If there is one muscle group that gives gym goers sleepless nights, then it is the biceps. For some reason, biceps can’t seem to grow fast enough to the liking of a huge percentage of gym enthusiasts.
Why are your Biceps not growing? Your biceps are not growing mainly because you are not consuming the correct amount of nutrients required for growth. That comprises of protein, carbohydrates, and fat. Failure to take in a sufficient amount of calories makes your body to be at a caloric deficit rather than a caloric surplus, hence increasing the chance of hitting a plateau.
The American Dietetic Association reports that one requires a caloric surplus of not less than 200 calories daily to build muscle. Using a calorie counter tool, such as MyFitnessPal, is extremely essential if you are to achieve your caloric needs for the day.
A healthy diet consists of lean meats, fresh vegetables and fruits, low-fat dairy, seeds, nuts, and more. Such a diet helps to ensure the body receives a sufficient amount of healthy fats, protein, carbohydrates, and more.
That said, there are other reasons that could make your biceps not grow:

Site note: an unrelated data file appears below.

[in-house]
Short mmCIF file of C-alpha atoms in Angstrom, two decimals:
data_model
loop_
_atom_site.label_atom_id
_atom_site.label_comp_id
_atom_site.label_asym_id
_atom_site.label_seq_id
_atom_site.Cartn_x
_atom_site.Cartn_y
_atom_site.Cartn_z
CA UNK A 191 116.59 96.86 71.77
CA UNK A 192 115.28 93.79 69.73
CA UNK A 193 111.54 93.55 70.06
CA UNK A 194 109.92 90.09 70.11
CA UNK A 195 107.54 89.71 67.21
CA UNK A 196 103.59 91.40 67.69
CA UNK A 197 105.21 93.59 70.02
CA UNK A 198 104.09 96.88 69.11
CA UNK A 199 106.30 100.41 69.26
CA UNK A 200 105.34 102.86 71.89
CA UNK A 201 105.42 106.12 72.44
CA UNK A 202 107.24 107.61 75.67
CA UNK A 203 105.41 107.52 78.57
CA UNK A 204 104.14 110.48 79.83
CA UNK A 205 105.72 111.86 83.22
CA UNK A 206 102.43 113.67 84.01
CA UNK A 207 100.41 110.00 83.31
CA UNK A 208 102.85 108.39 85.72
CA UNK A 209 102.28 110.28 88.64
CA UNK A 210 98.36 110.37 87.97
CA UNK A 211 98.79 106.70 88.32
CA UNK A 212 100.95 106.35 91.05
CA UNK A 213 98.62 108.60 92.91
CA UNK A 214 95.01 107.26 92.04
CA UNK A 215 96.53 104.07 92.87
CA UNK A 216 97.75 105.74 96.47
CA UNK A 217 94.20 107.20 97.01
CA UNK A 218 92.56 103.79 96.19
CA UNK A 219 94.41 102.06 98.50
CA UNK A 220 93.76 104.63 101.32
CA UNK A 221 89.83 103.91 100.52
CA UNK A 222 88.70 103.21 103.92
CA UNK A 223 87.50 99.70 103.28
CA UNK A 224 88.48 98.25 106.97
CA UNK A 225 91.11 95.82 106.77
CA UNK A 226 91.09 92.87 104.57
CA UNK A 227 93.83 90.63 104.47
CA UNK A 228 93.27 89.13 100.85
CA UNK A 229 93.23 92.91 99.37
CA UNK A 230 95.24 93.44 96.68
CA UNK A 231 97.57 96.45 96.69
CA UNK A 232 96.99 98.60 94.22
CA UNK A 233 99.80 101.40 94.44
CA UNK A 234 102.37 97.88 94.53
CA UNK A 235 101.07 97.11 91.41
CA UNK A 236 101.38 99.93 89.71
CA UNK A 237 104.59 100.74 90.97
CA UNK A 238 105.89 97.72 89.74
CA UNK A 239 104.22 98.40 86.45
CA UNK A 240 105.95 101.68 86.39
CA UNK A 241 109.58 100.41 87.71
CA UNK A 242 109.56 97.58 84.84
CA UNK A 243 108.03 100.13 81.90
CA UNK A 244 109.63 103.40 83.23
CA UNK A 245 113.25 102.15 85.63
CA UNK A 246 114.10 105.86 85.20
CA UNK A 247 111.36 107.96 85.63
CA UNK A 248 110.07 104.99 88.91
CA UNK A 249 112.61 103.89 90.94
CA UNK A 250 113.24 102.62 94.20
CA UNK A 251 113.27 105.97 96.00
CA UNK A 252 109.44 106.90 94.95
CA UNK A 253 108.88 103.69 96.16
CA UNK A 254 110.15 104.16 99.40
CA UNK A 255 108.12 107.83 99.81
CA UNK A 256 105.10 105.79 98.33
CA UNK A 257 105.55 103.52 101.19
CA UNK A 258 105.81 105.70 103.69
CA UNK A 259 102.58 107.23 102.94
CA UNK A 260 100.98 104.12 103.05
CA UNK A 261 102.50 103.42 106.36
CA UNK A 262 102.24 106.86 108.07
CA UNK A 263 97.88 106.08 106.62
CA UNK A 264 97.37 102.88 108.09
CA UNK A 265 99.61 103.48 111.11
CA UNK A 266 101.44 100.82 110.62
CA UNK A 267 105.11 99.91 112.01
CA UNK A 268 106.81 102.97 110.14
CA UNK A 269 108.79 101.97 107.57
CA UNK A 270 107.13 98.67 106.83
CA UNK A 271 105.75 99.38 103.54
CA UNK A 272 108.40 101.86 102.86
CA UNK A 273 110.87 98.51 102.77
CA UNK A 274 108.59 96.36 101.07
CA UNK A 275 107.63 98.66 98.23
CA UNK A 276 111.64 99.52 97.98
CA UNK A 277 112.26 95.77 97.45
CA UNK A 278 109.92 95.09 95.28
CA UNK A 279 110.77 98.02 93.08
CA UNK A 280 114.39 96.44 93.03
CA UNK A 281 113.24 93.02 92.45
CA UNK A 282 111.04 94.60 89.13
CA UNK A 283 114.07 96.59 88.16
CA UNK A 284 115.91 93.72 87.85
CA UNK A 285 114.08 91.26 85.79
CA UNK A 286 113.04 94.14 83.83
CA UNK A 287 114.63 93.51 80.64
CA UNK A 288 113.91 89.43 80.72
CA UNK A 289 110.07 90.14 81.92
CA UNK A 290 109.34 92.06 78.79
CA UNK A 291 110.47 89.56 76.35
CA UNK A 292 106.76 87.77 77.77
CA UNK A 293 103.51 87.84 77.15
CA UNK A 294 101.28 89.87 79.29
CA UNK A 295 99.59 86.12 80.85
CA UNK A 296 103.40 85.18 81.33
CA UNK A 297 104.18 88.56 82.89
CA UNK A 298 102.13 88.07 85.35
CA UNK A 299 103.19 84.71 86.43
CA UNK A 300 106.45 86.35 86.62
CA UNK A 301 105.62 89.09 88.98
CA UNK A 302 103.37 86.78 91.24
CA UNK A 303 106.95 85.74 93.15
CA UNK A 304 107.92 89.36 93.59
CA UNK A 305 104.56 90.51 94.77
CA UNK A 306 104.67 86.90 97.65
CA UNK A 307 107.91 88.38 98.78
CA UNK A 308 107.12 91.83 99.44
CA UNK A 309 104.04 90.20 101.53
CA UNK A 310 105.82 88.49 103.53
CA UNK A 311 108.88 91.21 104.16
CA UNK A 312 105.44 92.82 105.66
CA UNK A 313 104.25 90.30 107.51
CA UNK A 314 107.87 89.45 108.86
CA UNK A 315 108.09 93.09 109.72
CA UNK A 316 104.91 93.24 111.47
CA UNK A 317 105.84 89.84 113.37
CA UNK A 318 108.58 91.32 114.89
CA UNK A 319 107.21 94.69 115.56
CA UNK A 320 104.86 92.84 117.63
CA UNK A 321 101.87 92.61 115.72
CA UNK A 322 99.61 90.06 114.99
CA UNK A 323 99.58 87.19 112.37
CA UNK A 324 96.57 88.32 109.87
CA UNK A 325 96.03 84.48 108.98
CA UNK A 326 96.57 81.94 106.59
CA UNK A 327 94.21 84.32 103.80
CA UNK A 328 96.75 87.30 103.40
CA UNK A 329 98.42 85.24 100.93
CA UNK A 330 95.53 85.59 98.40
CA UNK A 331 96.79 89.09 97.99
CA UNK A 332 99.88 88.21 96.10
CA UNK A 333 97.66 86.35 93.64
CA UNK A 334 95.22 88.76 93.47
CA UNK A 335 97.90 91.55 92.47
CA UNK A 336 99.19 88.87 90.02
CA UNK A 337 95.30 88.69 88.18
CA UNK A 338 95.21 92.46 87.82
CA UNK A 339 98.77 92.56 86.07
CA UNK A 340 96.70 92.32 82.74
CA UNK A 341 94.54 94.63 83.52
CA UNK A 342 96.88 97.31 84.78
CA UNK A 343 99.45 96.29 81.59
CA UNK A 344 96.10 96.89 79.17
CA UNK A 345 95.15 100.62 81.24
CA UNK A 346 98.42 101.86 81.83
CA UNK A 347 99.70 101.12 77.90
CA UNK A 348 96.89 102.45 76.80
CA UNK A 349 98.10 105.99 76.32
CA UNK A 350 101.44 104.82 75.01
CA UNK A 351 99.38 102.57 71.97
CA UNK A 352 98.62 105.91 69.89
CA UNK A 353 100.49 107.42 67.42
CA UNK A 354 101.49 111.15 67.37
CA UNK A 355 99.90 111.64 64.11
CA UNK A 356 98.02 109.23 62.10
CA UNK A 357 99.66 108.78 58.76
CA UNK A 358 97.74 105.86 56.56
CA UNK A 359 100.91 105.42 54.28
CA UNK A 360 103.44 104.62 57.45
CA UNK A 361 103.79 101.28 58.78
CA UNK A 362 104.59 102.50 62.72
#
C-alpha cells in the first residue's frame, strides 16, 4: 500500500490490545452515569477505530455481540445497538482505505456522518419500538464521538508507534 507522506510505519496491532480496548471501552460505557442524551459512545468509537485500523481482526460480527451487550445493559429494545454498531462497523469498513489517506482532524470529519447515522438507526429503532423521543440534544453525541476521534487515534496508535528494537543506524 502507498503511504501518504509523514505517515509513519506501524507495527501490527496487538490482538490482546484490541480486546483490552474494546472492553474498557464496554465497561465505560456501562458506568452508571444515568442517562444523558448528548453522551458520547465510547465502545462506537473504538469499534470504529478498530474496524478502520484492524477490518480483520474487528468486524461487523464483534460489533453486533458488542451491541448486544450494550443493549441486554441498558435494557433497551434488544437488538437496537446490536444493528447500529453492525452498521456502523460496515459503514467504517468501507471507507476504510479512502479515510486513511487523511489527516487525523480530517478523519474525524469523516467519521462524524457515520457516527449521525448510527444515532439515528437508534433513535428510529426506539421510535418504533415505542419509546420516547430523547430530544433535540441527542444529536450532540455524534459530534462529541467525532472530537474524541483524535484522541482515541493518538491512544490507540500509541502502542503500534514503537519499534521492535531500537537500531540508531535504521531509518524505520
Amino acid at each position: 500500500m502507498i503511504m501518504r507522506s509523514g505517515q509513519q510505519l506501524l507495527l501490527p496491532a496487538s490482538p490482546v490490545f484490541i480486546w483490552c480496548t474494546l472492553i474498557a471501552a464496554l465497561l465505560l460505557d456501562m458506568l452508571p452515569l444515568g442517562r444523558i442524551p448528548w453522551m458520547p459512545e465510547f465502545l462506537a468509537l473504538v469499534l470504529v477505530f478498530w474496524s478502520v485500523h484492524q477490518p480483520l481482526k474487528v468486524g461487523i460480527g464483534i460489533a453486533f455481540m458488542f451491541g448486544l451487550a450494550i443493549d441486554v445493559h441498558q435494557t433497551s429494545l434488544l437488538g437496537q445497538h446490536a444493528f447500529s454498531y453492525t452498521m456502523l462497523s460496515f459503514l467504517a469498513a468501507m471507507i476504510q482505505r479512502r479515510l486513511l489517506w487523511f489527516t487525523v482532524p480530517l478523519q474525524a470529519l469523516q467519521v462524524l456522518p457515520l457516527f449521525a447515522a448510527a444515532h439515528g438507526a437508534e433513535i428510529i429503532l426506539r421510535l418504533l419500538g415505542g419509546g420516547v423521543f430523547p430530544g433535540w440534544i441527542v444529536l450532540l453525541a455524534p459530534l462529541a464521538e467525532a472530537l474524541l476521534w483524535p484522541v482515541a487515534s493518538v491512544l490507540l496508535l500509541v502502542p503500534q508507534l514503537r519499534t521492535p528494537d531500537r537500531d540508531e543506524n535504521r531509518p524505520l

Insufficient Rest or Sleep
If there is one factor that building muscle is highly dependent on it is time Therefore, it doesn’t help to work out your biceps every single day without taking the much-needed rest. A solution to this issue is to schedule your bicep exercises on non-consecutive days.
For instance, you could embrace the popular program of working out your upper and lower body on separate days. This ensures that you don’t overexert a given muscle group, such as the biceps, a phenomenon that is known to minimize muscle growth/gain.
When you work out your biceps, the muscle tends to tear and break. It only increases in size and strength during repair, which occurs during rest. Therefore, the best course of action is not to continually hammer your biceps but to dedicate specific days to work them out.
While it’s important to set aside sufficient time for sleep — at least eight hours —, we’ve got to admit that it is quite a challenge for the average person. Juggling between work, family time, hobbies, and more just adds to the already massive strain.
Improving your time management skills as well as enhancing efficiency in all your engagements helps to ensure you have plenty of time for rest and sleep. ‘Getting Things Done’ by David Allen offers useful tips on how to manage your time effectively and perform tasks efficiently so you not only have peace of mind but also enjoy the convenience of having plenty of spare time to do what you love.
This also means cutting back on the time you allocate for activities that don’t add much value, such as watching TV or just lazing around.